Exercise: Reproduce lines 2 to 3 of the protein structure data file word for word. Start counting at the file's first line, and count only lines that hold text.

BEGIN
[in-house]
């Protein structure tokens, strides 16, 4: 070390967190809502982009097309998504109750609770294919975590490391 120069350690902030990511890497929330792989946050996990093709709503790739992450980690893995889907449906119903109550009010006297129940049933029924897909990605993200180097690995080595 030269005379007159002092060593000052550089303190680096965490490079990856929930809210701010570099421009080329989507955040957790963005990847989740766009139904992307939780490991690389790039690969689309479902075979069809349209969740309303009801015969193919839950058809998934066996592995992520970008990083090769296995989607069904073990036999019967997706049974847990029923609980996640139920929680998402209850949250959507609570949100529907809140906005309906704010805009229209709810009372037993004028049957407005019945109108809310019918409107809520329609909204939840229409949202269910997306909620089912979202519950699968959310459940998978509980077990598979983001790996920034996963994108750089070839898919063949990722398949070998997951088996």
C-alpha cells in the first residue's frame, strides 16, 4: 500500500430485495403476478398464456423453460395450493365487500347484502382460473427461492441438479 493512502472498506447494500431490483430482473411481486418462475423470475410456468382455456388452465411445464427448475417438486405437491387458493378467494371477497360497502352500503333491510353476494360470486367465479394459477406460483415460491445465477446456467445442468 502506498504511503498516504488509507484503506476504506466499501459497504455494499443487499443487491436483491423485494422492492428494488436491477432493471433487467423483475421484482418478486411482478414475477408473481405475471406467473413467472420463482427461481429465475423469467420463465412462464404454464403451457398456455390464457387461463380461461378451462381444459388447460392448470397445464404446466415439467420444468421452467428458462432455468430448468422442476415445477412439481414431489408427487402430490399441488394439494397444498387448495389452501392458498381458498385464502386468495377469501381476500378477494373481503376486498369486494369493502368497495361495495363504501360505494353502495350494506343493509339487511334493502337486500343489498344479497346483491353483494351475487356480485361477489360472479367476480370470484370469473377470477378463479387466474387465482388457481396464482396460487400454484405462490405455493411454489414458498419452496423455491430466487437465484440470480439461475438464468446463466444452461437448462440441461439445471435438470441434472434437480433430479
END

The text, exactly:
């Protein structure tokens, strides 16, 4: 070390967190809502982009097309998504109750609770294919975590490391 120069350690902030990511890497929330792989946050996990093709709503790739992450980690893995889907449906119903109550009010006297129940049933029924897909990605993200180097690995080595 030269005379007159002092060593000052550089303190680096965490490079990856929930809210701010570099421009080329989507955040957790963005990847989740766009139904992307939780490991690389790039690969689309479902075979069809349209969740309303009801015969193919839950058809998934066996592995992520970008990083090769296995989607069904073990036999019967997706049974847990029923609980996640139920929680998402209850949250959507609570949100529907809140906005309906704010805009229209709810009372037993004028049957407005019945109108809310019918409107809520329609909204939840229409949202269910997306909620089912979202519950699968959310459940998978509980077990598979983001790996920034996963994108750089070839898919063949990722398949070998997951088996």
C-alpha cells in the first residue's frame, strides 16, 4: 500500500430485495403476478398464456423453460395450493365487500347484502382460473427461492441438479 493512502472498506447494500431490483430482473411481486418462475423470475410456468382455456388452465411445464427448475417438486405437491387458493378467494371477497360497502352500503333491510353476494360470486367465479394459477406460483415460491445465477446456467445442468 502506498504511503498516504488509507484503506476504506466499501459497504455494499443487499443487491436483491423485494422492492428494488436491477432493471433487467423483475421484482418478486411482478414475477408473481405475471406467473413467472420463482427461481429465475423469467420463465412462464404454464403451457398456455390464457387461463380461461378451462381444459388447460392448470397445464404446466415439467420444468421452467428458462432455468430448468422442476415445477412439481414431489408427487402430490399441488394439494397444498387448495389452501392458498381458498385464502386468495377469501381476500378477494373481503376486498369486494369493502368497495361495495363504501360505494353502495350494506343493509339487511334493502337486500343489498344479497346483491353483494351475487356480485361477489360472479367476480370470484370469473377470477378463479387466474387465482388457481396464482396460487400454484405462490405455493411454489414458498419452496423455491430466487437465484440470480439461475438464468446463466444452461437448462440441461439445471435438470441434472434437480433430479